Government business is being conducted over video conferencing platforms, webinars, and in other virtual spaces. Remote meetings require different technology and different facilitation skills from in-person meetings. Early on in the pandemic, the Maine Islands Coalition heard from Vinalhaven Town Manager Andy Dorr that over 1,000 people attended a select board meeting that was held online. To help community leaders navigate this environment, the Greater Portland Council of Governments put together a collection of lessons from the field about inclusive and accessible virtual engagement practices.
The Maine Municipal Association recently conducted a survey of town leaders about virtual meetings and remote participation. This survey found that only 7% of Maine’s communities were ready for remote meetings at the beginning of the pandemic, while 70% were not ready. After eight months of remote meetings, almost 60% said that they would like to be able to continue using remote meetings as a permanent option or tool for conducting business.
When it comes to statewide policy conversations, the Economic Recovery Committee and the Maine Climate Council both worked through complicated, weighty material in a virtual environment, engaging stakeholders in new and different ways. Meetings that would have attracted hundreds of people to Augusta had people tuning in from home. From participation and engagement to strategies to influence the outcome of discussions, the virtual nature of the proceedings changed the landscape for all parties involved.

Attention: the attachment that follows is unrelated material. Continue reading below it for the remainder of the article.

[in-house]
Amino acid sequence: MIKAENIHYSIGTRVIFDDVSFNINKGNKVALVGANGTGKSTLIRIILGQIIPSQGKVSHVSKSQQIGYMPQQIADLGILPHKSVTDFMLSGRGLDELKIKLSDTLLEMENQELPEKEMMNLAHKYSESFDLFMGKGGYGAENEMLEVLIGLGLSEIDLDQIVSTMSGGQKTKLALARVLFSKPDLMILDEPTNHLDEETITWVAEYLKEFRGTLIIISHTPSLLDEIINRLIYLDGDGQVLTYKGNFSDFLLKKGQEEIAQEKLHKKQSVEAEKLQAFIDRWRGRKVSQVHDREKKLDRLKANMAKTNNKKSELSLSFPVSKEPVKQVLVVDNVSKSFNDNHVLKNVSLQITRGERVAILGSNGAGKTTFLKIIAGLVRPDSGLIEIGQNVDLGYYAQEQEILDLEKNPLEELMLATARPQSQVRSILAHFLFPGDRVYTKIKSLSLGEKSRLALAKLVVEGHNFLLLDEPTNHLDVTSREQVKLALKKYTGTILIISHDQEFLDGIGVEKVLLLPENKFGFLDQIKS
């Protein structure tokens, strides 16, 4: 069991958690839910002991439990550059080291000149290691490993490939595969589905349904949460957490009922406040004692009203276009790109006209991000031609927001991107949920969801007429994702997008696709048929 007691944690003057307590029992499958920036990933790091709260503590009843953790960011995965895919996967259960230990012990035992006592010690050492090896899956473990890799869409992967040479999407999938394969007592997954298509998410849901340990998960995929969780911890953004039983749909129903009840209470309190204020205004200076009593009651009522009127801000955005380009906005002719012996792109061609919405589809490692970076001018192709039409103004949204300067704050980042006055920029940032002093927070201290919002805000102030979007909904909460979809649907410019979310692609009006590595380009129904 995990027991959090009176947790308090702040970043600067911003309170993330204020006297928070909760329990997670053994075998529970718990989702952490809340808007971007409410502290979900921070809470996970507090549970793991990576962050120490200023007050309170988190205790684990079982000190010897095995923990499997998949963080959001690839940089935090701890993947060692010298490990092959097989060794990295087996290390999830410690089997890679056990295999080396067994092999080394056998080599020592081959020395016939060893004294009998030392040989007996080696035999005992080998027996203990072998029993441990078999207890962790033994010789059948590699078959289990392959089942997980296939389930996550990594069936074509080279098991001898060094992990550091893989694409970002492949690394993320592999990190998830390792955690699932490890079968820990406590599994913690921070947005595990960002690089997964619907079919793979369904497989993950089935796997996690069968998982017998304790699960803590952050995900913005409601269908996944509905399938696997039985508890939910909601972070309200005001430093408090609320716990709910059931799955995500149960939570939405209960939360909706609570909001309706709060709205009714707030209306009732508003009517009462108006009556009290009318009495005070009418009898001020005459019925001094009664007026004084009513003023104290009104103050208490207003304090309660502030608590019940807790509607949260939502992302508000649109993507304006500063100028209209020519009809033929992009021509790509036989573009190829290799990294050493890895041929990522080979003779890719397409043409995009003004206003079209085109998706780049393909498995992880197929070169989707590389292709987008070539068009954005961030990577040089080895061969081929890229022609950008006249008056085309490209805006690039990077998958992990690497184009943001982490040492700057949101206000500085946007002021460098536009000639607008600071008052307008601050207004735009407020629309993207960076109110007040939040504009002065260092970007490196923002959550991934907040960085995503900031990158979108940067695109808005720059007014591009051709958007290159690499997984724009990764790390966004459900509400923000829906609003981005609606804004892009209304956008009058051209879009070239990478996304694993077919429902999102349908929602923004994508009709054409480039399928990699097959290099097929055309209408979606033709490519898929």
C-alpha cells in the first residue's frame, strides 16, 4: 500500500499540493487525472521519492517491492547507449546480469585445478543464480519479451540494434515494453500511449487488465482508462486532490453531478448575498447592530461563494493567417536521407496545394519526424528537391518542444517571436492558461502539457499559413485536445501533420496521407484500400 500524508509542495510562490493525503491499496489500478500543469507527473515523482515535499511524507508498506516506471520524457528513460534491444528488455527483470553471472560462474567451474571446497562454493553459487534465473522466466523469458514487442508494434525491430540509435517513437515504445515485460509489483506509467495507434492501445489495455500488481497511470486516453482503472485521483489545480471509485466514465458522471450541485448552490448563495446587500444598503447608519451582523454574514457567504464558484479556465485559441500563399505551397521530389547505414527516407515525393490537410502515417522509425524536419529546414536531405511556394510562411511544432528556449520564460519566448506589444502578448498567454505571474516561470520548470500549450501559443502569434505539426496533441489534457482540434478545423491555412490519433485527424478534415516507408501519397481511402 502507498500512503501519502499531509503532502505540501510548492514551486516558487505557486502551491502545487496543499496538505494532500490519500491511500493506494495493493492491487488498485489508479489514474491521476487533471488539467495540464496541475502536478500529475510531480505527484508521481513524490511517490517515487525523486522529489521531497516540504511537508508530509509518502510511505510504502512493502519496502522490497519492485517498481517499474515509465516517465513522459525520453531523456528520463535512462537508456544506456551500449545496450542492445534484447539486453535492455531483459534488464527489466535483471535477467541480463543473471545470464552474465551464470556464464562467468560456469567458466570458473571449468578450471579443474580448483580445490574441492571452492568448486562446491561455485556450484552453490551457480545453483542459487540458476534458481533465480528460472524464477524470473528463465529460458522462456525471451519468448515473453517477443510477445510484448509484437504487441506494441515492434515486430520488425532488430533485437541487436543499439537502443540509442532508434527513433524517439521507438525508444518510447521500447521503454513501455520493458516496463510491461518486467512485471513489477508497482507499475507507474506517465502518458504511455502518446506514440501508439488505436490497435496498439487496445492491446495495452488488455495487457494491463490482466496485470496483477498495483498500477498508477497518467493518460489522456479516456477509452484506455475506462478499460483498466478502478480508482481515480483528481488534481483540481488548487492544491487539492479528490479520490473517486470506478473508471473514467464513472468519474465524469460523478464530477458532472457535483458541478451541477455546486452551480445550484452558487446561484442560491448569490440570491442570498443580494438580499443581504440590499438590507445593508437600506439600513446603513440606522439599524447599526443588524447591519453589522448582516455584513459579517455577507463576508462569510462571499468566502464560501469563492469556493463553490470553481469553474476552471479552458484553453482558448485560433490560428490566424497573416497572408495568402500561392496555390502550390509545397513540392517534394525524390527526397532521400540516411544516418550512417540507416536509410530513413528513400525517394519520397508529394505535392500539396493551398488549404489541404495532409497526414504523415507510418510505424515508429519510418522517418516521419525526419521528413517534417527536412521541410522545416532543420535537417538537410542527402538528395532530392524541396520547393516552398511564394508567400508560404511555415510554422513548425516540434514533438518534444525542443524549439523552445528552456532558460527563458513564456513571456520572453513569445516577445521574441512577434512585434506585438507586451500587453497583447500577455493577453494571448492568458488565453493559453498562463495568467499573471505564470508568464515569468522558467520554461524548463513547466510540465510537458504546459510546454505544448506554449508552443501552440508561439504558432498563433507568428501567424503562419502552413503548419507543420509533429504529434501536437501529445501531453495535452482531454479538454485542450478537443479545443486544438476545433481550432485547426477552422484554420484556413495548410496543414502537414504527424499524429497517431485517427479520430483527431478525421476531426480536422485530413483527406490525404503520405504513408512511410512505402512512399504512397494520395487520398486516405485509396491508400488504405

For Island Institute staff, the loss of face-to-face connections is hard. Our business is deeply personal and relationships matter—a lot. One upside of the increase in remote meetings, though, is that staff attend and participate in multiple community meetings in the same day without spending hours on the road or ferries.
Improving Broadband Access Statewide
Broadband’s importance was highlighted in the Economic Recovery Committee report. The July 2020 bond vote showed significant public support for enhancing broadband access, with 75% of voters or 230,000 individuals supporting the $15 million broadband bond. We are excited to see continued attention being paid to broadband, particularly by both the potential for additional bond funds and Governor Mills’ recent request for additional capacity to help ensure public money is used as effectively as possible. Each of these is important in its own right, and together, they represent the key components for solving our digital divide quickly.
We look forward to continuing to work with the Maine Broadband Coalition and other partners on these priorities in the months ahead.
Climate Change Action Plans